• The relationship between various energy consumption and air temperature were referred to Narumi et al (2007). Those various energy consumptions also pose increases in emission of environmental burden including CO2, SOx, and NOx. These events have impacts on our society such as depletion of resources, global warming, air pollution, and so on. We analyzed the environmental impact by energy consumption using life cycle inventory (LCI) analysis and LCIA on AIST-LCA ver.4, which mounts LIME as an LCIA calculating method and is the most widely used LCA software in Japan (JEMAI, 2007).

Additionally, we predicted air temperature in Tokyo in the next 70 years under IPCC SRES A2 scenario with pseudo global warming technique (Kimura and Kitoh, 2007) from a global circulation model (GCM)'s future prediction (Nozawa et al, 2007).

Using the above LCIA model and the air temperature data in Tokyo in the past and the future prediction, the environmental impacts by the increase in air temperature in Tokyo were evaluated.

Firstly, regarding the present environmental impacts caused by air temperature rise from 1973 to 2003, we found that sleep disturbance, which is small impact per capita but wide-spread in our society, has had large impact on our society. The air temperature increase in Tokyo during the recent 30 years brought 8.43 × 108 Yen damage on heat stress of people aged 65 and over, 1.87 × 109 Yen on heat stress of people under 65 (hyperthermia), -7.86 × 109 Yen on cold stress (only people aged 65 and over), 1.35 × 1010 Yen on sleep disturbance, 3.28 × 107 Yen on energy use in hot, -5.87 × 107 Yen on energy use in cold (Negative values mean merits). Total damage is 8.31 × 109 Yen. The damage on sleep disturbance is the most remarkable, while we obtain merit from reduction in cold stress from October to May.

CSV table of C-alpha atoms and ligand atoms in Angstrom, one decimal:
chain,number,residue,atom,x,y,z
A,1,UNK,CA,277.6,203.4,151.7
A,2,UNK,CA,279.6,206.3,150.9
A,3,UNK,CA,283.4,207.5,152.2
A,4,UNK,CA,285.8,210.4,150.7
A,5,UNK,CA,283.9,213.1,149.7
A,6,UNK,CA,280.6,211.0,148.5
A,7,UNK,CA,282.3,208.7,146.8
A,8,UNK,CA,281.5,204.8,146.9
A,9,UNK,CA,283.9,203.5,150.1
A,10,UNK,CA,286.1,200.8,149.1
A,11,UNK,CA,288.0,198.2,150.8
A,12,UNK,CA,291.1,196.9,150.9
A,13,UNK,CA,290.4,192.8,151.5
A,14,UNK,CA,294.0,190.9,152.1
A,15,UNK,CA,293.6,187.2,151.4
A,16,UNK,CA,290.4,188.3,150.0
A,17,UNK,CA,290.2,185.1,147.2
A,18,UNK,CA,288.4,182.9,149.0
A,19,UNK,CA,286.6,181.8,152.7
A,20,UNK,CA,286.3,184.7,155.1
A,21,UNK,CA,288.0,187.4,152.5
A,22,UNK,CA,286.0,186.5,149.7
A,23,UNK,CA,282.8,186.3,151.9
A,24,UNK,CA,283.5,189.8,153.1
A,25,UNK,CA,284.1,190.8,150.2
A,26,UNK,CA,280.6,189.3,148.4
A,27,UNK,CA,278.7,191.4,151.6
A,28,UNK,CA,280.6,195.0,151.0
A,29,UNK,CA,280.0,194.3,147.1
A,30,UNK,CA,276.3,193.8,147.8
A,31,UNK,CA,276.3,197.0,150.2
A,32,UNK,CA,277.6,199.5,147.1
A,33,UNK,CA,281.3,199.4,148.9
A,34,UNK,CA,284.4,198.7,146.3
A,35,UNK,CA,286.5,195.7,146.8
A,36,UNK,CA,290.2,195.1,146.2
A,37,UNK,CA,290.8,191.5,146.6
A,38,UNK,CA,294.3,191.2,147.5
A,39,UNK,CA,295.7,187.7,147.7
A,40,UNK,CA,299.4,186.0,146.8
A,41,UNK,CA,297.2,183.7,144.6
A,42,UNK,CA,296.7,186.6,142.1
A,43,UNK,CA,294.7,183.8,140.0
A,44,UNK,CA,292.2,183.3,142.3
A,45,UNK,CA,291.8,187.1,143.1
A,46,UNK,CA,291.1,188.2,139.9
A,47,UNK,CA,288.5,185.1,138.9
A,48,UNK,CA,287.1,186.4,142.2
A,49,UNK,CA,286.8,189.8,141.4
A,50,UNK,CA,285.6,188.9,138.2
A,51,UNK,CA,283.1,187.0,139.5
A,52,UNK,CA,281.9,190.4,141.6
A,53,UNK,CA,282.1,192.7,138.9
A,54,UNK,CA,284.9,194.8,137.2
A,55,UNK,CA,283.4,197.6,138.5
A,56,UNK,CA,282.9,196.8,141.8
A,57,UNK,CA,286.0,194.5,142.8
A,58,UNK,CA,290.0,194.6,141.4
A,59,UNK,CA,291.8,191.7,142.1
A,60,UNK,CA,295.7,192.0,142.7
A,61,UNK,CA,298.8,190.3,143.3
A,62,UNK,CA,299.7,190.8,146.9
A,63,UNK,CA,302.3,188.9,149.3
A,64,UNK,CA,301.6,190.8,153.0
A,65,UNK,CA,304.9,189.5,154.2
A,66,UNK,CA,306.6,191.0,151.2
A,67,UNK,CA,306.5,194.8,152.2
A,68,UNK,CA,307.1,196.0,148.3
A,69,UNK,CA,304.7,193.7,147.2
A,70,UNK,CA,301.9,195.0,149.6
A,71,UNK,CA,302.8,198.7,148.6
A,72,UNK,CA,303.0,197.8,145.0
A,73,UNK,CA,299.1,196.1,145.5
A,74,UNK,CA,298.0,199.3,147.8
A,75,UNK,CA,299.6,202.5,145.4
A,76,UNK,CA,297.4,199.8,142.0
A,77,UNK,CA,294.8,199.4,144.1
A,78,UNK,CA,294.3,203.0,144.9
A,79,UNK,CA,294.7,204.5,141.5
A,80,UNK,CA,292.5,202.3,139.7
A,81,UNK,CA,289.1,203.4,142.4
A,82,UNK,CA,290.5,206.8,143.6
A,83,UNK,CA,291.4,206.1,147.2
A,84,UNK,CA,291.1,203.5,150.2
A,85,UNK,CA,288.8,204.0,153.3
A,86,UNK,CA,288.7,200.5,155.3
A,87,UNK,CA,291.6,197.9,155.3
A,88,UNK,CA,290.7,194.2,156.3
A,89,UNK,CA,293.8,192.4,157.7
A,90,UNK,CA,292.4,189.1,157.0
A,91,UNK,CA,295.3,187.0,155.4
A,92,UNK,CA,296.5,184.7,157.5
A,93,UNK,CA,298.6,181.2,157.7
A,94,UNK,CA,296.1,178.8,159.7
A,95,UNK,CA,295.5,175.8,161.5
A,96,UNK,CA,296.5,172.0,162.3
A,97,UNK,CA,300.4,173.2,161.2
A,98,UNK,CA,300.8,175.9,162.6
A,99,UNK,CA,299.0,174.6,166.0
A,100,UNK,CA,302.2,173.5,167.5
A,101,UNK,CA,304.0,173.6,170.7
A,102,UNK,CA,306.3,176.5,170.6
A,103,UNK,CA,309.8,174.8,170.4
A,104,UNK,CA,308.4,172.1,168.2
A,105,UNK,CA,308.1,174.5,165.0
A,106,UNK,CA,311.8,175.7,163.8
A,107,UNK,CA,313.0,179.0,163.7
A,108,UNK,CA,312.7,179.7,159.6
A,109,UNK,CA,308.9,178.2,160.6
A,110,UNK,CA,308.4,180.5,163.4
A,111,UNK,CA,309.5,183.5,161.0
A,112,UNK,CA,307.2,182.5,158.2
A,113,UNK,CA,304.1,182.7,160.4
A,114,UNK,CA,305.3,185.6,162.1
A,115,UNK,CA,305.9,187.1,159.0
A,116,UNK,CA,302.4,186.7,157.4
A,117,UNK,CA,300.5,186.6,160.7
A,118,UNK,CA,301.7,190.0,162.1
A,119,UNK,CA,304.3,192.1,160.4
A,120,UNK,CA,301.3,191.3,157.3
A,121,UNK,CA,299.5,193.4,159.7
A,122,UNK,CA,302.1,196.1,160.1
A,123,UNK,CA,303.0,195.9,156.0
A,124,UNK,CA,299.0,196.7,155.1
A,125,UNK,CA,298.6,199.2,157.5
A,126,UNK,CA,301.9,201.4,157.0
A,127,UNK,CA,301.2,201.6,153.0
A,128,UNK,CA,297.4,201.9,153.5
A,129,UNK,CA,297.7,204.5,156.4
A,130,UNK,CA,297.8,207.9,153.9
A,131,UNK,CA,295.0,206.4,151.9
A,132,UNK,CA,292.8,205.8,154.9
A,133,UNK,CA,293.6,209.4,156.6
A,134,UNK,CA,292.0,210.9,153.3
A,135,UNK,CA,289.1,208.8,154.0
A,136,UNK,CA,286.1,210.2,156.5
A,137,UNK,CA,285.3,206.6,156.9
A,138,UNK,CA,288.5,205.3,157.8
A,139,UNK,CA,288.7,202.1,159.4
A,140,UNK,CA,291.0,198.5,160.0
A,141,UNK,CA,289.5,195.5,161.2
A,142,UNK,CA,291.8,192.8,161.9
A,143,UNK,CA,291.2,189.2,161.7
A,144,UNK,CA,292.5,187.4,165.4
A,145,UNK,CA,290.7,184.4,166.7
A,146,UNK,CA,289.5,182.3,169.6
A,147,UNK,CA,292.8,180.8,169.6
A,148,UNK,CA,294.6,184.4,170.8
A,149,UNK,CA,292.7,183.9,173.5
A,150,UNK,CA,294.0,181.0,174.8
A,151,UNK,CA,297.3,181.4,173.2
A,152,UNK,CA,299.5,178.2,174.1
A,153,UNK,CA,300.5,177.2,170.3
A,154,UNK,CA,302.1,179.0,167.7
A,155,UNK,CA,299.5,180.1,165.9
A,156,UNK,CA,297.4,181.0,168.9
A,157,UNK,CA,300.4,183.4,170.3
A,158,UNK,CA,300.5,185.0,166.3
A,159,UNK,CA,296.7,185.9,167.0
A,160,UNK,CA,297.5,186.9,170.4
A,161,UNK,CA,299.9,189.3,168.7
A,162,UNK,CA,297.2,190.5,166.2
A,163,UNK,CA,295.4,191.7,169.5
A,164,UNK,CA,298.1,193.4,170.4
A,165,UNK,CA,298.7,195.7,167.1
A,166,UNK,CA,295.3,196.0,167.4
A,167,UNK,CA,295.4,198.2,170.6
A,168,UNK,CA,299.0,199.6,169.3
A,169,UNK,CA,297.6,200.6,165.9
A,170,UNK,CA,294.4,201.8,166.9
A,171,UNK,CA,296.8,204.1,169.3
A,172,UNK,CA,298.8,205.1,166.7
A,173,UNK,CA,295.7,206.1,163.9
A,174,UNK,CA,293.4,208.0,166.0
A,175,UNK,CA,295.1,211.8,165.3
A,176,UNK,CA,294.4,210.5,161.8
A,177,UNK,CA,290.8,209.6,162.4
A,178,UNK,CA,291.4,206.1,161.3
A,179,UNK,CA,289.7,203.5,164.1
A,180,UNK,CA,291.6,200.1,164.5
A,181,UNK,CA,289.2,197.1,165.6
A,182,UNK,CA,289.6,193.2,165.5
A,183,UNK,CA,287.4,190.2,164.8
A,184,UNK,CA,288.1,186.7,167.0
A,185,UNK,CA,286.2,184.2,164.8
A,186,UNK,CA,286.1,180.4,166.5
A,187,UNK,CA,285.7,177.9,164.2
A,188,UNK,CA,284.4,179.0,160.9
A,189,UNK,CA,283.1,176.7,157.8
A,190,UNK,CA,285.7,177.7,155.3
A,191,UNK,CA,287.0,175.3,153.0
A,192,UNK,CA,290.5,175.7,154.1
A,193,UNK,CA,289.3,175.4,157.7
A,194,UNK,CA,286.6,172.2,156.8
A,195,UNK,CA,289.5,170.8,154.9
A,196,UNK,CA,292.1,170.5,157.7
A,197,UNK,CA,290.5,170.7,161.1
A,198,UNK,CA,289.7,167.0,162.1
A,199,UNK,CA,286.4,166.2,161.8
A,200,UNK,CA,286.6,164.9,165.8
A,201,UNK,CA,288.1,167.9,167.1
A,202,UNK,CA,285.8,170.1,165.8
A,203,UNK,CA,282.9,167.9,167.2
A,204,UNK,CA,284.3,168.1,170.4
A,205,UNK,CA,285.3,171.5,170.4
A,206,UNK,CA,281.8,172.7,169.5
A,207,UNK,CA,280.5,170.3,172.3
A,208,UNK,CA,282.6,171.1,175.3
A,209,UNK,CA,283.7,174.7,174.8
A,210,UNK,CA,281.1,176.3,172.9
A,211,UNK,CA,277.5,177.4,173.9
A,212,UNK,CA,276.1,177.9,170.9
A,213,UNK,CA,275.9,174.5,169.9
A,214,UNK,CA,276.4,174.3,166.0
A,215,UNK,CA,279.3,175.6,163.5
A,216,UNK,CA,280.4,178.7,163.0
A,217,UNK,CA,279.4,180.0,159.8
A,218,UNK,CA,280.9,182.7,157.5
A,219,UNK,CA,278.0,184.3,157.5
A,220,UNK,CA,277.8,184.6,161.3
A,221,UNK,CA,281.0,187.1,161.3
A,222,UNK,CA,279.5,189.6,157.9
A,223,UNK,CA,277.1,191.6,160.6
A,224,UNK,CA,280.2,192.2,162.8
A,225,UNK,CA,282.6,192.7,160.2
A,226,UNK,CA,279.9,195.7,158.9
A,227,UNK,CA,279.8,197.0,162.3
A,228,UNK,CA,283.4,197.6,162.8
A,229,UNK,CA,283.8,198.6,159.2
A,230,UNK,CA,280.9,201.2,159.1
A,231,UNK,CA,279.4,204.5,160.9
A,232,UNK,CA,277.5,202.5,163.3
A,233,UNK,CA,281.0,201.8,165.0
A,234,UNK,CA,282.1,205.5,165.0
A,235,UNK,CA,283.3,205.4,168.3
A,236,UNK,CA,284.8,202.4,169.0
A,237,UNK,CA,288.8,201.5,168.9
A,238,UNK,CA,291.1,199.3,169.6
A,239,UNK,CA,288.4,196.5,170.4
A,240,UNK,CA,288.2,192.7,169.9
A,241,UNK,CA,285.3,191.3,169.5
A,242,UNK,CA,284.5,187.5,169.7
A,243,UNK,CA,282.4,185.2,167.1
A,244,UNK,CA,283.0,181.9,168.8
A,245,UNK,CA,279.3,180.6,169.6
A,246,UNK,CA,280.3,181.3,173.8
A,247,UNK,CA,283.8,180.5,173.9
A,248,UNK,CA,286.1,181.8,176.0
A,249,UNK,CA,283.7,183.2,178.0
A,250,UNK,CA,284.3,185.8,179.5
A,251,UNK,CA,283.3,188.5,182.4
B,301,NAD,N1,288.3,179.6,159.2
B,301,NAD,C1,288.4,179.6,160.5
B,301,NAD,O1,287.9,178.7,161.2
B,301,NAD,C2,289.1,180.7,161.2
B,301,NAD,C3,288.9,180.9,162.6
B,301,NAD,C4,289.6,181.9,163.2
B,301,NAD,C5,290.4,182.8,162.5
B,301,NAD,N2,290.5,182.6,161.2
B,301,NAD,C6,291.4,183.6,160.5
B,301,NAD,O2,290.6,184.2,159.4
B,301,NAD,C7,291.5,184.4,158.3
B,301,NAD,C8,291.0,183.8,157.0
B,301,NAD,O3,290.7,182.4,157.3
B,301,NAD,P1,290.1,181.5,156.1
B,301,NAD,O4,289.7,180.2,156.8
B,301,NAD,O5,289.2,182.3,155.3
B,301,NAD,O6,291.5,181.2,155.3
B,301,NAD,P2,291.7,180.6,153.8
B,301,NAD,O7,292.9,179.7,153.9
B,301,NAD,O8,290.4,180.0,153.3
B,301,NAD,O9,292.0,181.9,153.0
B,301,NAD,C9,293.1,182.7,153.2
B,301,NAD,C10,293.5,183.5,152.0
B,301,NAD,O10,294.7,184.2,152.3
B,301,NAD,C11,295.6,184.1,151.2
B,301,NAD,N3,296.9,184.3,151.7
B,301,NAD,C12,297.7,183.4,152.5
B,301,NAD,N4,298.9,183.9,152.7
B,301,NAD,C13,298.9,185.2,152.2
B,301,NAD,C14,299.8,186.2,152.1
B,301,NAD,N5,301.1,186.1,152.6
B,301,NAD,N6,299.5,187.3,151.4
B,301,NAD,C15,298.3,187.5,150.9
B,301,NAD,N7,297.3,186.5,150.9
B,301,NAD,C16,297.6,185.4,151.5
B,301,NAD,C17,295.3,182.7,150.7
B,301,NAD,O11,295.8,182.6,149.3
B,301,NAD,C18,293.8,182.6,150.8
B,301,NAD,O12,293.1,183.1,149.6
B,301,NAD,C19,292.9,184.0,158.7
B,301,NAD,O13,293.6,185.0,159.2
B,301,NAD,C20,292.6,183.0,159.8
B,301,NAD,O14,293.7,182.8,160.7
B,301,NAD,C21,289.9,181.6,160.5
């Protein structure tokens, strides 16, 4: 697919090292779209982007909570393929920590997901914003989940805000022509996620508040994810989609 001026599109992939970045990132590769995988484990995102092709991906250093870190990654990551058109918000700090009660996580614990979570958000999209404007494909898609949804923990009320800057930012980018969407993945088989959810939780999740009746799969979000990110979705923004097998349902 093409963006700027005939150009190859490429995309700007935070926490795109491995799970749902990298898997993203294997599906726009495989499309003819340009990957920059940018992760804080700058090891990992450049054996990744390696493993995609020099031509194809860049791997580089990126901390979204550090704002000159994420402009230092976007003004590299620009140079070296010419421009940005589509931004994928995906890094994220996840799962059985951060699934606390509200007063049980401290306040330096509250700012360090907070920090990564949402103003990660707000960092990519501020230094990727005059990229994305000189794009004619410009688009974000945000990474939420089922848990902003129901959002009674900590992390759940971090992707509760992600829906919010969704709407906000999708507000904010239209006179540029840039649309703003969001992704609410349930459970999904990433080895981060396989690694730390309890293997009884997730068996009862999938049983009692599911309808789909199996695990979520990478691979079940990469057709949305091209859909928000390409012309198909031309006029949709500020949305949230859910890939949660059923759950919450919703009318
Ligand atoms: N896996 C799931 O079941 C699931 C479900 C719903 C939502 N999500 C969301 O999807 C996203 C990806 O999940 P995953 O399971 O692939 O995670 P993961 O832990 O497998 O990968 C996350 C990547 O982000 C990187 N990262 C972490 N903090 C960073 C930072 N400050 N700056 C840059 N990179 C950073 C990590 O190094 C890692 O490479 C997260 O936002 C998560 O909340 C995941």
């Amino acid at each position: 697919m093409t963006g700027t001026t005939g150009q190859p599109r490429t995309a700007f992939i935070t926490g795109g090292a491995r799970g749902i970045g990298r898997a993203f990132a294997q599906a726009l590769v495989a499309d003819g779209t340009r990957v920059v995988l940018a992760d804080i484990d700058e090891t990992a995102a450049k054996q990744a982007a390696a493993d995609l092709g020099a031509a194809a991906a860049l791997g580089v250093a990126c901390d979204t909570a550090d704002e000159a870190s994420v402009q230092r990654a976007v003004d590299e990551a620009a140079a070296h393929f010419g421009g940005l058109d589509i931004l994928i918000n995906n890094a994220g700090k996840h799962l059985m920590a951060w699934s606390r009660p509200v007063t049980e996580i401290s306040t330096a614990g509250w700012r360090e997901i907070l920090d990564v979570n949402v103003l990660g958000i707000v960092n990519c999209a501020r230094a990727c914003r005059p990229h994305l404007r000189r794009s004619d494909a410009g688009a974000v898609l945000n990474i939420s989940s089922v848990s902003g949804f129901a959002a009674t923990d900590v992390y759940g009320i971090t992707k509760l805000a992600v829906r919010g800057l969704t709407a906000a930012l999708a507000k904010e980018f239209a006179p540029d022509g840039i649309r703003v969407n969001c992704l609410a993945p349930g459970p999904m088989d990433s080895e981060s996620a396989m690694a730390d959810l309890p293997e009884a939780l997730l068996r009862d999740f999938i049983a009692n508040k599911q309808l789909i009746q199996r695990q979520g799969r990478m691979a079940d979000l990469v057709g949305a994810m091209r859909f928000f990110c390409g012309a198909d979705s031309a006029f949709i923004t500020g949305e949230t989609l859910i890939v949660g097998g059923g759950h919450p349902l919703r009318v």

Secondarily, we found that the next 70-year air temperature increase will give about five times more damage on our society than the present. Particularly, because diurnal air temperature will also increase while nocturnal air temperature largely increased in the past, heat stress including severe hyperthermia will significantly increase. Concretely, the air temperature increase of August in the future 70 years under IPCC SRES A2 scenario brought 1.80 × 109 Yen damage on heat stress of people aged 65 and over (while the past 30-year air temperature increase brought 2.99 × 108 Yen), 3.48 × 109 Yen (4.95 × 108 Yen) on heat stress of people under 65, - 3.12 × 108 Yen ( -6.58 × 107 Yen) on cold stress (only people aged 65 and over) , 6.89 × 109 Yen (1.99 × 109 Yen) on sleep disturbance, 2.14 × 107 Yen (4.15 × 106 Yen) on energy use in hot. Total damage is 4.99 × 109 Yen (7.32 × 108 Yen).

From the above result, it can be said that air temperature reduction measures to reduce nocturnal air temperature except reduction of air temperature in winter is effective for our society in the past and for the future. However, the impacts caused by diurnal air temperature increase may become more serious in the future. This study assessed only five kinds of impacts, so our findings are limited. The assessment on fatigue, mild hyperthermia, torrential rain, and biota, which are also considered to have large impacts, are the future tasks.